So you’ve got a business idea and a group of interested people. Contrary to what you may think, what you don’t know can hurt you. Before you start your worker co-op, you should make sure the people in your group are compatible and your idea is feasible. These two factors can mean the difference between success and failure.
The foundation of any worker coop is the solidarity of the members to one another and their commitment to the enterprise. Thus the first step in building your co-op is to develop and clarify the vision for the co-op’s future and how it relates to the needs and goals of the members.
The solidarity between the members must be reinforced by the organization and operations of the enterprise. This must be achieved by first recognizing the members’ common interests and then by addressing the special interest of any particular member in a way that still supports those common interests. For example some members may need flexible work hours to meet schooling or family obligations. While providing this to the member, the co-op must still ensure that the staffing requirements needed to succeed and provide excellent service to its customers are met.
A key element in ensuring members’ long-term commitment is to ensure their personal goals and the goals of the co-op are compatible. For example members may have substantially different long-term goals for the level of income they require. Because all worker co-ops must survive in the marketplace within the financial norms of the industry in which they operate, the co-op will have some built in limitations as to the level of incomes that it can generate for its members. If the members cannot accept this level of income, their commitment to the co-op will deteriorate and they will quit. Another area of differing goals that may undercut member solidarity and commitment is the future scope of the enterprise (how large it should grow) and the level of financial risk with which the different members are comfortable.
Although the examples above are far from comprehensive, they indicate that conflict can easily arise without everyone’s understanding and commitment to the co-op’s short and long term goals, as well as to the hard work and co-operation required to achieve them.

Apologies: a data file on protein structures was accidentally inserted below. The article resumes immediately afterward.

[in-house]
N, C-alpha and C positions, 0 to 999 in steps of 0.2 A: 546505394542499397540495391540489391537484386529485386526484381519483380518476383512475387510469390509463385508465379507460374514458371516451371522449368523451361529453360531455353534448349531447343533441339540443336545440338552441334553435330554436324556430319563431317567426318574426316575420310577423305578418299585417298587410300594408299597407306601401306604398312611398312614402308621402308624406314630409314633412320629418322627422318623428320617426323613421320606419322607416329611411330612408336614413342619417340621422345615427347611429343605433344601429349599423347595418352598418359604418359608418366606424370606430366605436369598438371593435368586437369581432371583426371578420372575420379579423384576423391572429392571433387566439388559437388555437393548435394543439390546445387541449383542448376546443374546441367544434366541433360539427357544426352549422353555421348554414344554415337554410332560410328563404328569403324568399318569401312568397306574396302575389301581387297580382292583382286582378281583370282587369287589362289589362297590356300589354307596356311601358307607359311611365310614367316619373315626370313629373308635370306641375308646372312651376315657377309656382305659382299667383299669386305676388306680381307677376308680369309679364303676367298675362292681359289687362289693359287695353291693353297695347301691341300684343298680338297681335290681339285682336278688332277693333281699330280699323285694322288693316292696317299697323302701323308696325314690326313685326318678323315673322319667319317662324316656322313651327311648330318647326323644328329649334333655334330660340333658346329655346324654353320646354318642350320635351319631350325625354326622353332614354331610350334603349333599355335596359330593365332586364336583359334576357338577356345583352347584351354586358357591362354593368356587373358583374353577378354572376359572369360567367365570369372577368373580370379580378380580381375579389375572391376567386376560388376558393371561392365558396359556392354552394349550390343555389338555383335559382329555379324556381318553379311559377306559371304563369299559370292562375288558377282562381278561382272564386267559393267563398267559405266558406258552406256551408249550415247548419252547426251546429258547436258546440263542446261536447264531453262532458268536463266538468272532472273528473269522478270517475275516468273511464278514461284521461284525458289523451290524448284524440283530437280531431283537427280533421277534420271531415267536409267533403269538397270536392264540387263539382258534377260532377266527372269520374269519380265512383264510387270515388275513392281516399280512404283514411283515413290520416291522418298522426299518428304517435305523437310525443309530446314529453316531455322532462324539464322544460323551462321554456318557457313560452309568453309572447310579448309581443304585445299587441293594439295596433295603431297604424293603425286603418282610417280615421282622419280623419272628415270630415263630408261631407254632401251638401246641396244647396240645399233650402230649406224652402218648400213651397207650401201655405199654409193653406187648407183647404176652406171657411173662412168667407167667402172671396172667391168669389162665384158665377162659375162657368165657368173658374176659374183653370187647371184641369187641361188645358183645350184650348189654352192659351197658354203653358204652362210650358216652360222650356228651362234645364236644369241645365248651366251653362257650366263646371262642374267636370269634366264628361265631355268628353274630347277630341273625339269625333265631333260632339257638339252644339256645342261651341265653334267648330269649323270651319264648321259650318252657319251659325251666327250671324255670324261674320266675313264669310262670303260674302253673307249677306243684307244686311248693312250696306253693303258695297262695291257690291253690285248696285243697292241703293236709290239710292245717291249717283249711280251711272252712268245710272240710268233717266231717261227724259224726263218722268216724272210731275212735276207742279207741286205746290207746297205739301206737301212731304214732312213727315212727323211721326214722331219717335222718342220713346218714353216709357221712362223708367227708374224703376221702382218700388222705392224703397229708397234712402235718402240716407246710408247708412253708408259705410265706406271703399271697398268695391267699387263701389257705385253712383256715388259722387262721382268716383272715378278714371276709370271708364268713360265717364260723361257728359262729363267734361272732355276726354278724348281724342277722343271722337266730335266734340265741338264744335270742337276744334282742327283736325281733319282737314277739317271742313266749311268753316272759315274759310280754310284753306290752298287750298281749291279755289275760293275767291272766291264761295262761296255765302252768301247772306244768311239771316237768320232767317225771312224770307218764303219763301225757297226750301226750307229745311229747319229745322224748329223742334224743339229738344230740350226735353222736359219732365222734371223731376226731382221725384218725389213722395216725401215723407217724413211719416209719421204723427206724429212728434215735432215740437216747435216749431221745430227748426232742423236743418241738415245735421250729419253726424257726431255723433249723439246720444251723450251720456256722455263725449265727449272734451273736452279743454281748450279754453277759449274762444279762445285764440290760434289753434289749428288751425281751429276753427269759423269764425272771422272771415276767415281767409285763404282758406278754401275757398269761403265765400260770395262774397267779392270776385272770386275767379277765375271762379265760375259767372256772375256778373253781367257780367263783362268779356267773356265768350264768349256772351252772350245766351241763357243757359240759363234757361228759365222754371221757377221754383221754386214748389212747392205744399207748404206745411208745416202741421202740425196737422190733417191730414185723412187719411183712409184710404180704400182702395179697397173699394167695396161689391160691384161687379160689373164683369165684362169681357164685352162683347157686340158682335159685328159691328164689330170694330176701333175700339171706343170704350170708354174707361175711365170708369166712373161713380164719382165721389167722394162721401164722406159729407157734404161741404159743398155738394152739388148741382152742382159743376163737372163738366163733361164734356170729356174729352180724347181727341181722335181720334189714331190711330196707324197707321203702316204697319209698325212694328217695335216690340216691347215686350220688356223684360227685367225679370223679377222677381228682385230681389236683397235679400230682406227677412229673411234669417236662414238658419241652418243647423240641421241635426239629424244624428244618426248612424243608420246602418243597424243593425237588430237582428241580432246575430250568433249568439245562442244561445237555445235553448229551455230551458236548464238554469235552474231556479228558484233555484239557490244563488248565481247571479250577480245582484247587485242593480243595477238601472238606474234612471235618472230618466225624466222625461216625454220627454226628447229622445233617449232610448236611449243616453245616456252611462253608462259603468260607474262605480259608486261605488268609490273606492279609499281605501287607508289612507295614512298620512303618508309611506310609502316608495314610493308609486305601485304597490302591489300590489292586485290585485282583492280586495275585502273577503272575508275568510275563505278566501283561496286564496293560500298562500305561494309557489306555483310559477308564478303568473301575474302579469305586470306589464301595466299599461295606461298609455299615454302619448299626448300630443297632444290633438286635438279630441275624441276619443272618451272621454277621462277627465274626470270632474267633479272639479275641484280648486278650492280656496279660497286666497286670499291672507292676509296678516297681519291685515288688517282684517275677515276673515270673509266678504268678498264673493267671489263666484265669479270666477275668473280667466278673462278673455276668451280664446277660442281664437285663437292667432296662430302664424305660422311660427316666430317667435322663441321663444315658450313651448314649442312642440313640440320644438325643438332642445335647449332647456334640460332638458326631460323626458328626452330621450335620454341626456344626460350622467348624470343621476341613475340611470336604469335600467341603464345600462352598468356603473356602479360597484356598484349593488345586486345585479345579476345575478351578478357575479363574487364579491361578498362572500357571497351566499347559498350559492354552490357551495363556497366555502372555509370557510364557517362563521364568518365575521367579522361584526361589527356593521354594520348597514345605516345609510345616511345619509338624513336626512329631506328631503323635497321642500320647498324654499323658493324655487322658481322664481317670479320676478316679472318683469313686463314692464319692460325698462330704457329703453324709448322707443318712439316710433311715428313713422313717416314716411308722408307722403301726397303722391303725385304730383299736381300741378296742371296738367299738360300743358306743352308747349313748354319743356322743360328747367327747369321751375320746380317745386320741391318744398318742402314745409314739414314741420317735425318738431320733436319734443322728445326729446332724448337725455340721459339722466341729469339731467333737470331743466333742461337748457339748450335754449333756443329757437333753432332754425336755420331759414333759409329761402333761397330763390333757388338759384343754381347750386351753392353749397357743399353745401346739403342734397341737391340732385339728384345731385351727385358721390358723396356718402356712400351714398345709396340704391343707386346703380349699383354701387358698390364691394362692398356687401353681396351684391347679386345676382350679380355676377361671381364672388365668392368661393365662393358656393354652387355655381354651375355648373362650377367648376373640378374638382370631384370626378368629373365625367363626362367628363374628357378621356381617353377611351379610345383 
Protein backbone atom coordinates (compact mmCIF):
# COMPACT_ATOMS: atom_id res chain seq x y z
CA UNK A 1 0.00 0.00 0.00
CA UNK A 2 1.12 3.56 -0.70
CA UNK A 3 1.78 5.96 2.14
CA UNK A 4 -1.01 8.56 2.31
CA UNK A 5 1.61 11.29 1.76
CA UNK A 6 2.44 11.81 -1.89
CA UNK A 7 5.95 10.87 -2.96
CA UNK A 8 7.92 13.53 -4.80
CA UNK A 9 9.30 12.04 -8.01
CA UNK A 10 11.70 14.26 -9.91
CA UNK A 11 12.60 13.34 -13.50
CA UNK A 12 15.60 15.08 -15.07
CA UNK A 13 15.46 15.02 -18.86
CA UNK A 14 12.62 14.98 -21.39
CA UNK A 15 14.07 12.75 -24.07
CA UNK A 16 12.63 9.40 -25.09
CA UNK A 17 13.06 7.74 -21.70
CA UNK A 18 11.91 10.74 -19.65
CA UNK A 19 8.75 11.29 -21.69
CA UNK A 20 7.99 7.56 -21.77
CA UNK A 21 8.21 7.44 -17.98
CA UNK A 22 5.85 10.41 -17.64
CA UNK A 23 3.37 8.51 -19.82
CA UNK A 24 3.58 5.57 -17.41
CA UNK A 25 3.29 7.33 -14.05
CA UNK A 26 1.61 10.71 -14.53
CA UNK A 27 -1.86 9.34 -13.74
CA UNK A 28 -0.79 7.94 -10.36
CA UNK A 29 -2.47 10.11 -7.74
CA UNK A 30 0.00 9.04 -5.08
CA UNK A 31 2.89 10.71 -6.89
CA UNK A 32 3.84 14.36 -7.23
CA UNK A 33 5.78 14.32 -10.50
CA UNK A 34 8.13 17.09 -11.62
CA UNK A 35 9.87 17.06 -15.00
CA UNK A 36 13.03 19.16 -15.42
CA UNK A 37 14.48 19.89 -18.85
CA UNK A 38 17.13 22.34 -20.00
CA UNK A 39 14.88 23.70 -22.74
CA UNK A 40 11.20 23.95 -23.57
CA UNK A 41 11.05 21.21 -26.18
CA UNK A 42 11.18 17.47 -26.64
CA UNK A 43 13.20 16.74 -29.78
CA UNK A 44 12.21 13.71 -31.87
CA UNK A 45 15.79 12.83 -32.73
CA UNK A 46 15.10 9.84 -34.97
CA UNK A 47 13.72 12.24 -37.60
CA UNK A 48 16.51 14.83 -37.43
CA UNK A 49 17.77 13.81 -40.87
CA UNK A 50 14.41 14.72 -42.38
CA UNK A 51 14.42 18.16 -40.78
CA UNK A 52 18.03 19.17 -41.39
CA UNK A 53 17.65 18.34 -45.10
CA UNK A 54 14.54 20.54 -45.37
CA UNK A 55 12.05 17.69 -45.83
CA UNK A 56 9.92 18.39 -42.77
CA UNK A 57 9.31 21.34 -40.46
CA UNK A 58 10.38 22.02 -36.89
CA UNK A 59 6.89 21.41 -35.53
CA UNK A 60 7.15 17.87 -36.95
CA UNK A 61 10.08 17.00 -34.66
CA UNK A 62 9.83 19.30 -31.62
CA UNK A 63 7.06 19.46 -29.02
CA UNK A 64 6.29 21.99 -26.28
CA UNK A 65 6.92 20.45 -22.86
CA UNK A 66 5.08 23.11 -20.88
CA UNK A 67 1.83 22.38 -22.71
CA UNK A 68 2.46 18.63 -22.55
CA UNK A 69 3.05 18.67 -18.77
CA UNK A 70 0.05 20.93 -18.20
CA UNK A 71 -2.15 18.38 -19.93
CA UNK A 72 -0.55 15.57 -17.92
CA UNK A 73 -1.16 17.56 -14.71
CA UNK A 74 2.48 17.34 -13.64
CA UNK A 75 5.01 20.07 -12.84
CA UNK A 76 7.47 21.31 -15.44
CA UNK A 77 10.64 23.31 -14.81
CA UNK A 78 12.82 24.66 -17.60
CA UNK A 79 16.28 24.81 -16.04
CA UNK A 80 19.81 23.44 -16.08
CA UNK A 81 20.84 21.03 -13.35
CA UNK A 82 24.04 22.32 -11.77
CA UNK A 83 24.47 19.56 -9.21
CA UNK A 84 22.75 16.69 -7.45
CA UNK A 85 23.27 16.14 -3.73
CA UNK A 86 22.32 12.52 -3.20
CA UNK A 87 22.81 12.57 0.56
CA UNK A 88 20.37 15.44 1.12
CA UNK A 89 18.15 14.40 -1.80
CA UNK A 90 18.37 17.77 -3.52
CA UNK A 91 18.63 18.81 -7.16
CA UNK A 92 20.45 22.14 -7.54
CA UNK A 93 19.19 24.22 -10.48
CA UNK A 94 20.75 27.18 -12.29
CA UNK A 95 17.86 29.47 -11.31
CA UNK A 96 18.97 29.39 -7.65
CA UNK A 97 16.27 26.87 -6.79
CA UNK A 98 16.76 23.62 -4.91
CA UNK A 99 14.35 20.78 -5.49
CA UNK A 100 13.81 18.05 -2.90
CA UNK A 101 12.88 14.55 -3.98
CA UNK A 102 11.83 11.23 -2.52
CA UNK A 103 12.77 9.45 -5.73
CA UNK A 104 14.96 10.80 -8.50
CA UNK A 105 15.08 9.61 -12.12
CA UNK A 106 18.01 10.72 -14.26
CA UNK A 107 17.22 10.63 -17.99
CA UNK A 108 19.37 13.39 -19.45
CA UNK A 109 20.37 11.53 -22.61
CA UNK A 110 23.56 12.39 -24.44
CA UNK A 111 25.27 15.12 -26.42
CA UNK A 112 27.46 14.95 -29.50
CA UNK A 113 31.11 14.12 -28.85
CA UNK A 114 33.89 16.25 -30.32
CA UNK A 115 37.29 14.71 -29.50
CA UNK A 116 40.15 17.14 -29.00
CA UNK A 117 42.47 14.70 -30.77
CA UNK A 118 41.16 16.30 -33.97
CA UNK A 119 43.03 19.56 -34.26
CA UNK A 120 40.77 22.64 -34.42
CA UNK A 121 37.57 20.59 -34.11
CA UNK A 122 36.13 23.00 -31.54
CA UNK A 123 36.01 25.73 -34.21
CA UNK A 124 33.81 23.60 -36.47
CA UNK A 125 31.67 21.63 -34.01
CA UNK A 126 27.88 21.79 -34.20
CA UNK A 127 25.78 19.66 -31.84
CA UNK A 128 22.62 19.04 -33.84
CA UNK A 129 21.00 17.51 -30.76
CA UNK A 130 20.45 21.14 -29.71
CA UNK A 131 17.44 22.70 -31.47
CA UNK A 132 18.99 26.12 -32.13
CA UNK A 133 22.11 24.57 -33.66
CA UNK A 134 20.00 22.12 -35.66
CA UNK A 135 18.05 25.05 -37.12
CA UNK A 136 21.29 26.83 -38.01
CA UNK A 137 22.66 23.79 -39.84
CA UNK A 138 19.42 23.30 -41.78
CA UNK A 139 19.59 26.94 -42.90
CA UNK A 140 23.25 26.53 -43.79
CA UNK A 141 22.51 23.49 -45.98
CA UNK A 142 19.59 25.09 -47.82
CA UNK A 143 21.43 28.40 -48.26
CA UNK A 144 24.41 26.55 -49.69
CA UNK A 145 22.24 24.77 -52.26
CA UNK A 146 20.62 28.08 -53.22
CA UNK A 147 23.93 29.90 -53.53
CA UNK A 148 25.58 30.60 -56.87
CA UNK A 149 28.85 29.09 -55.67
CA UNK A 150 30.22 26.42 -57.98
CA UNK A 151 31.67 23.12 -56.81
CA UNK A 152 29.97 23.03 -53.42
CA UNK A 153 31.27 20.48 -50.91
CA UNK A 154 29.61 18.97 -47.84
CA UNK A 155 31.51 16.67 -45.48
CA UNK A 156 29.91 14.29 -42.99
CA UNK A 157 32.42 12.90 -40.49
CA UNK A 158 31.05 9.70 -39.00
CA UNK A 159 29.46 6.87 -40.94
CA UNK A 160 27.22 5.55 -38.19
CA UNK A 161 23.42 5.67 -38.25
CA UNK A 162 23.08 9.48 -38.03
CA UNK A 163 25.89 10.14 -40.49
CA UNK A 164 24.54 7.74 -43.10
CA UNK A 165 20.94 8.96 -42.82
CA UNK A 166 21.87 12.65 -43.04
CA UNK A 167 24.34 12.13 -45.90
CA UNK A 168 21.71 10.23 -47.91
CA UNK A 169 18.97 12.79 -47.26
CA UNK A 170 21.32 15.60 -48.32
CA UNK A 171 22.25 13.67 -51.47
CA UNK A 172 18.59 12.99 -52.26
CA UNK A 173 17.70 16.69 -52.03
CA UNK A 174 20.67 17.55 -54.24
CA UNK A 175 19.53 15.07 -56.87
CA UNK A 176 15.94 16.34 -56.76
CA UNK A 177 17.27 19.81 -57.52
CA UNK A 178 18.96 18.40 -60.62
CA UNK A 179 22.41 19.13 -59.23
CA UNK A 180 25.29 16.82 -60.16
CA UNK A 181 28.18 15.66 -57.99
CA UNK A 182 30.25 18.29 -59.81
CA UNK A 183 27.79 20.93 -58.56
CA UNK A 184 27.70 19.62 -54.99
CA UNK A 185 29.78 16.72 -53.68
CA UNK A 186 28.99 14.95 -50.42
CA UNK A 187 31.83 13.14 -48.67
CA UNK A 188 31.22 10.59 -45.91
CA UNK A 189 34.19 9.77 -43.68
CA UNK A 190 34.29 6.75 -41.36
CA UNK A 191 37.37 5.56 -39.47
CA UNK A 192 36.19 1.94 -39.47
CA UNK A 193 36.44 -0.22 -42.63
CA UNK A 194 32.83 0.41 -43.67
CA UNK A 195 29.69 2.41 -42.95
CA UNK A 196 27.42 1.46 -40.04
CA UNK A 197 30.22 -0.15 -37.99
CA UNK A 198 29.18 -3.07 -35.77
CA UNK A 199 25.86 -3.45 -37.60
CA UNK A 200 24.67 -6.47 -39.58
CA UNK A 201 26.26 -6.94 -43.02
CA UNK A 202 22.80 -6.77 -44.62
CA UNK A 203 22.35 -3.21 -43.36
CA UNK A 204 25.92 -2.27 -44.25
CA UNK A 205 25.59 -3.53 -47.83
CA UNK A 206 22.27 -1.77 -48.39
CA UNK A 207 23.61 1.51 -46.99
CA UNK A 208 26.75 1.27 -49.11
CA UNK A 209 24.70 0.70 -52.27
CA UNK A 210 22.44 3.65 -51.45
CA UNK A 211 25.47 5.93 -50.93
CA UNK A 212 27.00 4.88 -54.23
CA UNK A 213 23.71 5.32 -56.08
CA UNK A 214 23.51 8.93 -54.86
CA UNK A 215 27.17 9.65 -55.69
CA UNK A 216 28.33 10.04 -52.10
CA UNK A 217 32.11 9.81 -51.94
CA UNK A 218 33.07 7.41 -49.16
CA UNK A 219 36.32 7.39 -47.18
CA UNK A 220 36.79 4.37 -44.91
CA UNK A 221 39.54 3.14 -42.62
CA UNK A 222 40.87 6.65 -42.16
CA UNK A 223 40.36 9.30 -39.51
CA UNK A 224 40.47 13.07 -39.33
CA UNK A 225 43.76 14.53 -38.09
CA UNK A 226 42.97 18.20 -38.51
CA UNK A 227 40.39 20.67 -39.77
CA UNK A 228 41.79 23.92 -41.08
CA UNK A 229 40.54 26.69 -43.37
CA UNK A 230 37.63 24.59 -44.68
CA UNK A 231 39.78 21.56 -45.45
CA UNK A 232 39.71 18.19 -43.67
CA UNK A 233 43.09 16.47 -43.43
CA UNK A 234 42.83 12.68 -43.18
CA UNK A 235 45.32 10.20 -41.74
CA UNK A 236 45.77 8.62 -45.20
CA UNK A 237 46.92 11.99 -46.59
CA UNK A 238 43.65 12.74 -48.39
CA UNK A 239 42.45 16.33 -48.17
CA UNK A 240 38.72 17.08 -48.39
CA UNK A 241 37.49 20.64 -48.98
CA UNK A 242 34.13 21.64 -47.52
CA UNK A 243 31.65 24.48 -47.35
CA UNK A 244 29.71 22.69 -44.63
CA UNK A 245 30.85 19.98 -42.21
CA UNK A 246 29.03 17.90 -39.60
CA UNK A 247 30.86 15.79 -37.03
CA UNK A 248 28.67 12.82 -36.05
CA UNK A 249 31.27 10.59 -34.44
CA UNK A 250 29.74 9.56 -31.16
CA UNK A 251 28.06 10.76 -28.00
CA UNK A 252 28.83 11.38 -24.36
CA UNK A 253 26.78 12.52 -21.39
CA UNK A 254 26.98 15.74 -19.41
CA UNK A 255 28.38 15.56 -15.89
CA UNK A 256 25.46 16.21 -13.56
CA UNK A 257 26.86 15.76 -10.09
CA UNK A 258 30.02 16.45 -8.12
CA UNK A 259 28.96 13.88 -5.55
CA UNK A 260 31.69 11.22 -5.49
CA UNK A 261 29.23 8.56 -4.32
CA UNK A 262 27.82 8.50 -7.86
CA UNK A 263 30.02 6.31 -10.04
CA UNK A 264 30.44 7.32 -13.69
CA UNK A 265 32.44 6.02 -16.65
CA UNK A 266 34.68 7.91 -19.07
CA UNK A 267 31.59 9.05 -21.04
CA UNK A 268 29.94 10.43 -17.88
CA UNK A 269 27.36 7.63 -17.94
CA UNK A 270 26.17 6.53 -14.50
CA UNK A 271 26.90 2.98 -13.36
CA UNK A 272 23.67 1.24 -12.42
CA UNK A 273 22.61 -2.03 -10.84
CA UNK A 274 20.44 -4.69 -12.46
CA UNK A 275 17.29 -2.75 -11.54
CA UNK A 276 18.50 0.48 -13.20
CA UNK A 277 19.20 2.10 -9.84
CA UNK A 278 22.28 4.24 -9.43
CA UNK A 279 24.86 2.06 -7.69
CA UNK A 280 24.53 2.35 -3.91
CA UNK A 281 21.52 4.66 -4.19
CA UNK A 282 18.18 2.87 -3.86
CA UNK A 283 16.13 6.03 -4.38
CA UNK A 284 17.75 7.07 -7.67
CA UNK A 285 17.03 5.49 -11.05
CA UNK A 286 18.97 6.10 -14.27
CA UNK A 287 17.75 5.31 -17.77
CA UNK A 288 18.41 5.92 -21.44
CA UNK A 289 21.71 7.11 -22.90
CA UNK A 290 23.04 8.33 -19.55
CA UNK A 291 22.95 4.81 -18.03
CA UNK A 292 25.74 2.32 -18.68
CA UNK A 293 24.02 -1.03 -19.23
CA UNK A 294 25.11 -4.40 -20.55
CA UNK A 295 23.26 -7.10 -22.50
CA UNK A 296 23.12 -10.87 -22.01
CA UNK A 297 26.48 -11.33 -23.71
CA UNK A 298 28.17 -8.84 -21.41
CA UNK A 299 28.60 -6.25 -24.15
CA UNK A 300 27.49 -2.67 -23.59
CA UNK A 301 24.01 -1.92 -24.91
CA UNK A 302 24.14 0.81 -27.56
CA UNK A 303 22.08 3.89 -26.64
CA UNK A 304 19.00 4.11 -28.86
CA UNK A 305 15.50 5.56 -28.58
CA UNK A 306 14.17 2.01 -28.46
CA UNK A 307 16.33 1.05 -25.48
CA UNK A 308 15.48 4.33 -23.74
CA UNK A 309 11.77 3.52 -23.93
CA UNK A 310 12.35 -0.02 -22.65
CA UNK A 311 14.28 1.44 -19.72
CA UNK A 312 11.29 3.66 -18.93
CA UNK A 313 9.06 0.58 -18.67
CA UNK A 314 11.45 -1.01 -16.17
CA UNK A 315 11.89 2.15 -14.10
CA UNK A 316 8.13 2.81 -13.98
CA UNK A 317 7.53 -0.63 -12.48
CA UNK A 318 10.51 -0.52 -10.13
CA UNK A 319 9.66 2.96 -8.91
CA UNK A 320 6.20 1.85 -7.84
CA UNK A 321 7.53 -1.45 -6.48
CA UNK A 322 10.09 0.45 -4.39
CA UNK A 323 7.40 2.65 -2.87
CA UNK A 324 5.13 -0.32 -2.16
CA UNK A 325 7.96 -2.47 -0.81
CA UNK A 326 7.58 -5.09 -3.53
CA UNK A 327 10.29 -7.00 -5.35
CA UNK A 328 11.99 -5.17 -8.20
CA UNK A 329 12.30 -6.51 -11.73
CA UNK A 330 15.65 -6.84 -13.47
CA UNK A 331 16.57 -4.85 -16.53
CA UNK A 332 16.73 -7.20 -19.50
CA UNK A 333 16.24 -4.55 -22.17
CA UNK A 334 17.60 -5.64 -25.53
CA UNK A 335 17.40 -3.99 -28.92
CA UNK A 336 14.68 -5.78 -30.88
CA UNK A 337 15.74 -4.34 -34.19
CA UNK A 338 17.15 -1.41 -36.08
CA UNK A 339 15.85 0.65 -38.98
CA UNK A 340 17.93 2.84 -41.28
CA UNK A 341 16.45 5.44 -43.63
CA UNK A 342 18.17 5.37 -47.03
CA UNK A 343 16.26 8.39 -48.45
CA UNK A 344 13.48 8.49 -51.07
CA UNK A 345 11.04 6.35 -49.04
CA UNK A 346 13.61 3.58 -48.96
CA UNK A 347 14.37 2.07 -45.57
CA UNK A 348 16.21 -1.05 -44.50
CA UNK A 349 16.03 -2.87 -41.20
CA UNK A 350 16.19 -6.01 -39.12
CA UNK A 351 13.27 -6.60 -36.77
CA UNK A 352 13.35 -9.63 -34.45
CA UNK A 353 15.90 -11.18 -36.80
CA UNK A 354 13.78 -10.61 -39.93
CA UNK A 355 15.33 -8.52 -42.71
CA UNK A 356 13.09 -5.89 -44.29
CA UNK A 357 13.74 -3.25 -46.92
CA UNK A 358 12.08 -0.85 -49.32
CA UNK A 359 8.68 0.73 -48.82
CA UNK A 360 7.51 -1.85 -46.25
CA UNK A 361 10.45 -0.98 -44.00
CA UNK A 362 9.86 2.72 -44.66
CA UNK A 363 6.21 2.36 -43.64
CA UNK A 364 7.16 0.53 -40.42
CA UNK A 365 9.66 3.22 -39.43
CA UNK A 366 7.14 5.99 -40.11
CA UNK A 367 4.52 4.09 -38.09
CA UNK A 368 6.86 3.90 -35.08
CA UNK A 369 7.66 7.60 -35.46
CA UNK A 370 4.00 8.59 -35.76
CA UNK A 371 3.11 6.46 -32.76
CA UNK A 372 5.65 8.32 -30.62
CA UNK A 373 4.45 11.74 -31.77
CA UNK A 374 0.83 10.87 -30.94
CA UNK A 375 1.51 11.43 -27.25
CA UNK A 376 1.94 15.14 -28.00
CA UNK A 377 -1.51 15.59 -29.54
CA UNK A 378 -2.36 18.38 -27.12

Since a worker co-op is run by its members, they must all be familiar with many aspects of the business in order to make informed decisions for the co-op to succeed. This means that the members must understand what the key success factors are for making the co-op’s democracy work (decision making) and for making the enterprise prosper financially. This requires an ongoing process of education and training in many areas, such as running effective meetings, making effective decisions, understanding the financial information of the business, etc. This type of training should not be seen as a discretionary expense but rather as a key investment in the most important factor in the co-op’s success, its members.
Although people are the foundation of the co-op’s success, you want to try to make sure that their efforts will be in service of a viable enterprise. Because developing your co-op will require a huge level of commitment and resources from the members, you must make sure it will be worth the effort. This requires completing a feasibility study to determine whether you should proceed with your business in the first place. Completing the feasibility study is the best way for the members to learn about all aspects of the business and industry in which they are going to operate. This process will enhance their commitment to the business or make them realize that it will not meet their needs and expectation and that they need to either modify the business idea or develop a new one altogether.
The following questions cover the most important elements of a feasibility study. Think about them carefully.
Co-op/business concept: What product or service do you want to market?
Market: Who, why, where and how many people are going to buy your product or service? How will you promote it? How will products be delivered to market? Who is your competition?
Price: What does it cost you to provide your service or product? What is the market willing to pay?
Production strategy: How are you going to produce your product? How long will it take? What equipment or facilities are needed? How will work be organized?
Financing: How much will it cost to get into business? How much money will be required to keep the business running? Where will the money come from – banks, credit unions, members, government assistance? How much will the co-op earn and how soon?
Abilities and experience: Assess the combined business and technical skills, knowledge, training and experience of your members? Do they need to be developed further?
To start or not to start…? Now look at the whole picture – risks, benefits, strengths and weaknesses. Are you excited? If you are, you’re ready to develop you business plan.